On a quick visit to Atlanta last month I had the chance to tour Swan House at the Atlanta History Museum. Historic architecture and interior design are two of my greatest sources of inspiration and a love I share with my clients. Many of my clients chose to host their weddings at historic venues or their own homes, and draw inspiration from both as they welcome their guests with gracious hospitality.
Swan House is simply delightful. Built in the 1920s and designed by architect Philip Trammel Shutze, this large home drew inspiration from English country estates, with an Italianate application. It’s a fascinating home to walk through because it was built to look old and established, but was modern at the time. It draws inspiration from many differing (and sometimes contradictory) time periods, which lends a playful, almost whimsical tone to the interior.
The exterior of Swan House is a popular venue for wedding ceremonies in the Southeast, though the interior is not available for event use. Regardless, it’s a lovely treat to walk through!
The wood paneled library is the perfect balance of formality and comfort. I would give anything to curl up with a book and a cup of tea for an afternoon! The brown tones are perfect, and inspired my most recent Moodboard Monday. I would love to see this applied to a wedding reception!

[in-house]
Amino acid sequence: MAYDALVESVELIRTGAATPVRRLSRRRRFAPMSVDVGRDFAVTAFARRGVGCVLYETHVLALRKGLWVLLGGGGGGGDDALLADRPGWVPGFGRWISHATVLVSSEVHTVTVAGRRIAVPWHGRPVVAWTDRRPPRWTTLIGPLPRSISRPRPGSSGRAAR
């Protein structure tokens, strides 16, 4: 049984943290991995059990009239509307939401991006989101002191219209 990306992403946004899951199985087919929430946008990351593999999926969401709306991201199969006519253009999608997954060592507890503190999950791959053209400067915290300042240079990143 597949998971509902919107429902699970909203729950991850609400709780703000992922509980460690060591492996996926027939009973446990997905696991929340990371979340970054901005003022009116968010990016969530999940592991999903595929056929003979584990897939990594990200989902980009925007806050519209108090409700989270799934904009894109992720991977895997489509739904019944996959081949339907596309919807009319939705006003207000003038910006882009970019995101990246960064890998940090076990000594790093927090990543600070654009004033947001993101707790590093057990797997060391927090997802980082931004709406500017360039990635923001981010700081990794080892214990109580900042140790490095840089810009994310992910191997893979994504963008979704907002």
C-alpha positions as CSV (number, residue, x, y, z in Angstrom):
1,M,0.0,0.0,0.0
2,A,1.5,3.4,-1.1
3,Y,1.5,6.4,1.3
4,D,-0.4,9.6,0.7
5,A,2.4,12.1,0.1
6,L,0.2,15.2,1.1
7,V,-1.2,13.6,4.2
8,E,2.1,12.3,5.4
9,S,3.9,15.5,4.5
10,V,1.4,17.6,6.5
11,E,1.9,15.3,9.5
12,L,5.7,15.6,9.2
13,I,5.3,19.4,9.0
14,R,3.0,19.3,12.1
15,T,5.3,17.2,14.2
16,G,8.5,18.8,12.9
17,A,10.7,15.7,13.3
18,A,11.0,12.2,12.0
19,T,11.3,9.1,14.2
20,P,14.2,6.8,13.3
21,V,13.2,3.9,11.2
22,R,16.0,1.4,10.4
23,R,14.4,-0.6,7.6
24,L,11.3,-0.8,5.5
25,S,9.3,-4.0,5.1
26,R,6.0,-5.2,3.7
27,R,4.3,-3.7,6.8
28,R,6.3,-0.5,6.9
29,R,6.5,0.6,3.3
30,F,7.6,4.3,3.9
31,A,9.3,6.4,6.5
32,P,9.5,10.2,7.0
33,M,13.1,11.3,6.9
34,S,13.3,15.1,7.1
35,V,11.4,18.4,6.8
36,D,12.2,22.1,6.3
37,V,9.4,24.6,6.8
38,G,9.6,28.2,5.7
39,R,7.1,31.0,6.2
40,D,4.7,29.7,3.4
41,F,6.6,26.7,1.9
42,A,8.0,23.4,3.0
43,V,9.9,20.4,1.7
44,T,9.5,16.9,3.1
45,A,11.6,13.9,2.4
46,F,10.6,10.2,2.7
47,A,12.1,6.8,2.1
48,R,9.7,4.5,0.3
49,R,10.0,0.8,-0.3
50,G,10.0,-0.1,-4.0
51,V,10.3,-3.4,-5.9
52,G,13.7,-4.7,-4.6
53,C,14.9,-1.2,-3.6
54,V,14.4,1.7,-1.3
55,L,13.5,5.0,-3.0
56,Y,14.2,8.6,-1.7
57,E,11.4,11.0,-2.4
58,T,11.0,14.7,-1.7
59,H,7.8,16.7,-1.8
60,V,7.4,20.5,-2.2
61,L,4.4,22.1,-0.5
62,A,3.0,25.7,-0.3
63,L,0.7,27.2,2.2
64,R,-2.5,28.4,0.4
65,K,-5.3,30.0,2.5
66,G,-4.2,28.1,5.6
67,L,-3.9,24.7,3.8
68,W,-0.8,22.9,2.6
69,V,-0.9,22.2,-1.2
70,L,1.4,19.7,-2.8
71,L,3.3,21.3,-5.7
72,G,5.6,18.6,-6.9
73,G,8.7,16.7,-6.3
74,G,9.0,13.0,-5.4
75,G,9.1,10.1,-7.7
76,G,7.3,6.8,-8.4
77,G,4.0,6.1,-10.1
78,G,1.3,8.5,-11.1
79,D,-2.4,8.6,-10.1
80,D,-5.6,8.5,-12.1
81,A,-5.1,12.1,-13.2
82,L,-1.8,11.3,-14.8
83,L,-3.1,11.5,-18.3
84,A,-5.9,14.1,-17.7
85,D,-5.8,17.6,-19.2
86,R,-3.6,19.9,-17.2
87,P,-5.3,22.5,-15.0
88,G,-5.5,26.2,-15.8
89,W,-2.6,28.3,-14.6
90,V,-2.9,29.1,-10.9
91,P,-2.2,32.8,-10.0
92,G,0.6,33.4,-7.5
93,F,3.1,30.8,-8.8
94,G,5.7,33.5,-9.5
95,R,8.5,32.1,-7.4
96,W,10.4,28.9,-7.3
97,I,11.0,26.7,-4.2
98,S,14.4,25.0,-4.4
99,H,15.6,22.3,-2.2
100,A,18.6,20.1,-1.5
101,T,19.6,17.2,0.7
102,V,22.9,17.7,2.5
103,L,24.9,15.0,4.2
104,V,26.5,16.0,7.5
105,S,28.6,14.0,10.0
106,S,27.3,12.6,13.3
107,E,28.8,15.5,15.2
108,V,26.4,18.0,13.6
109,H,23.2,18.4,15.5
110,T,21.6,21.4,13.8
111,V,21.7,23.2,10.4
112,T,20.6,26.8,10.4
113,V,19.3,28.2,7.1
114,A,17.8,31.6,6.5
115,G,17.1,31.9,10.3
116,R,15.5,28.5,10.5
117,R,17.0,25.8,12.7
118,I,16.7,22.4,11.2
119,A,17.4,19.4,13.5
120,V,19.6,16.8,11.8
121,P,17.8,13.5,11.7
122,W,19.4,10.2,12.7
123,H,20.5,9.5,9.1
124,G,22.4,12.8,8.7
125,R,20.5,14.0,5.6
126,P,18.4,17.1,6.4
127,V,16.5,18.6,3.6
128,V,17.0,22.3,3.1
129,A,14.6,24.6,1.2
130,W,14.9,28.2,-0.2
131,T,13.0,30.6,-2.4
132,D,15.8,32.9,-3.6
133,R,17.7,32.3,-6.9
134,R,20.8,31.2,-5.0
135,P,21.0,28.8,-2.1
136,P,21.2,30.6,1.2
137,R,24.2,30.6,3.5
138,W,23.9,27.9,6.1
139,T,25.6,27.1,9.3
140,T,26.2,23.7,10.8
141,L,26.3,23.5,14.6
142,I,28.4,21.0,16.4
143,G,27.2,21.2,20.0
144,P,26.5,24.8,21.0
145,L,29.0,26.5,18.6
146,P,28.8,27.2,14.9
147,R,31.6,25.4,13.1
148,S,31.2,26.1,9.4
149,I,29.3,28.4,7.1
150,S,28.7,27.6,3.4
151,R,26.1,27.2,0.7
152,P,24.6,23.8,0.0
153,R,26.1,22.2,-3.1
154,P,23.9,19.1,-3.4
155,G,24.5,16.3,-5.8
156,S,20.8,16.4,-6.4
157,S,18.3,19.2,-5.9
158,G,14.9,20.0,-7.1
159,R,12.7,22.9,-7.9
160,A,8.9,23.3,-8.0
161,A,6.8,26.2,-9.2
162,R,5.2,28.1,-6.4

The dining room across the hall is large enough to host a 20-person dinner party. The walls are made of plaster, so the wallpaper installer hung blank wallpaper first, then hand-painted fictional birds and flowers after the artist’s fancy. It’s original to the house and reminds me of de Gournay’s Portobello design.
The kitchen. Oh, the kitchen! So much clever storage! This is a large, hard-working, proper English kitchen that reminds me of deVOL or Plain English.
The mistress’ bedroom could have existed in so many eras! There are distinct Bridgerton vibes here, but I’m particularly in love with the reed detail on the mantalpiece!
The exterior of the property is just as lovely, but will be even more lush in late Spring and Summer!